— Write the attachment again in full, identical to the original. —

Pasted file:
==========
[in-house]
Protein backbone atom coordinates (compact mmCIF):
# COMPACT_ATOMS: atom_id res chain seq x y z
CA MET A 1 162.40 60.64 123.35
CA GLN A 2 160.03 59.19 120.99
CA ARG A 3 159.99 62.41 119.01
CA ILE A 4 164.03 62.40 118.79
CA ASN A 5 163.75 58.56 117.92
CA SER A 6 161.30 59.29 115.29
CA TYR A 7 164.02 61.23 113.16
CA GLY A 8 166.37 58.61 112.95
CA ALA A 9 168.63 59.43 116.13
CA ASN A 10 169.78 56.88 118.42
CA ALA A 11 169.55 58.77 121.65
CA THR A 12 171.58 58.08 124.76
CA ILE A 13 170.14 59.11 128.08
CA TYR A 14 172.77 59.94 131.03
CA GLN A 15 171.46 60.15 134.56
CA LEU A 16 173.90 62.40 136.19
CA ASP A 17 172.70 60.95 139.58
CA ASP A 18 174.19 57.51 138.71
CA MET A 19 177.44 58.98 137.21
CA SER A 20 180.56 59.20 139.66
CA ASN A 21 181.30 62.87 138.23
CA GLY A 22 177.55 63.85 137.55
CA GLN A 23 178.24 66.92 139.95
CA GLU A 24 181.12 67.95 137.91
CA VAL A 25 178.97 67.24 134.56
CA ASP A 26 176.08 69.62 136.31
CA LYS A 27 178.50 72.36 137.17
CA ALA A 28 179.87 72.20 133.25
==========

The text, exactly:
[in-house]
Protein backbone atom coordinates (compact mmCIF):
# COMPACT_ATOMS: atom_id res chain seq x y z
CA MET A 1 162.40 60.64 123.35
CA GLN A 2 160.03 59.19 120.99
CA ARG A 3 159.99 62.41 119.01
CA ILE A 4 164.03 62.40 118.79
CA ASN A 5 163.75 58.56 117.92
CA SER A 6 161.30 59.29 115.29
CA TYR A 7 164.02 61.23 113.16
CA GLY A 8 166.37 58.61 112.95
CA ALA A 9 168.63 59.43 116.13
CA ASN A 10 169.78 56.88 118.42
CA ALA A 11 169.55 58.77 121.65
CA THR A 12 171.58 58.08 124.76
CA ILE A 13 170.14 59.11 128.08
CA TYR A 14 172.77 59.94 131.03
CA GLN A 15 171.46 60.15 134.56
CA LEU A 16 173.90 62.40 136.19
CA ASP A 17 172.70 60.95 139.58
CA ASP A 18 174.19 57.51 138.71
CA MET A 19 177.44 58.98 137.21
CA SER A 20 180.56 59.20 139.66
CA ASN A 21 181.30 62.87 138.23
CA GLY A 22 177.55 63.85 137.55
CA GLN A 23 178.24 66.92 139.95
CA GLU A 24 181.12 67.95 137.91
CA VAL A 25 178.97 67.24 134.56
CA ASP A 26 176.08 69.62 136.31
CA LYS A 27 178.50 72.36 137.17
CA ALA A 28 179.87 72.20 133.25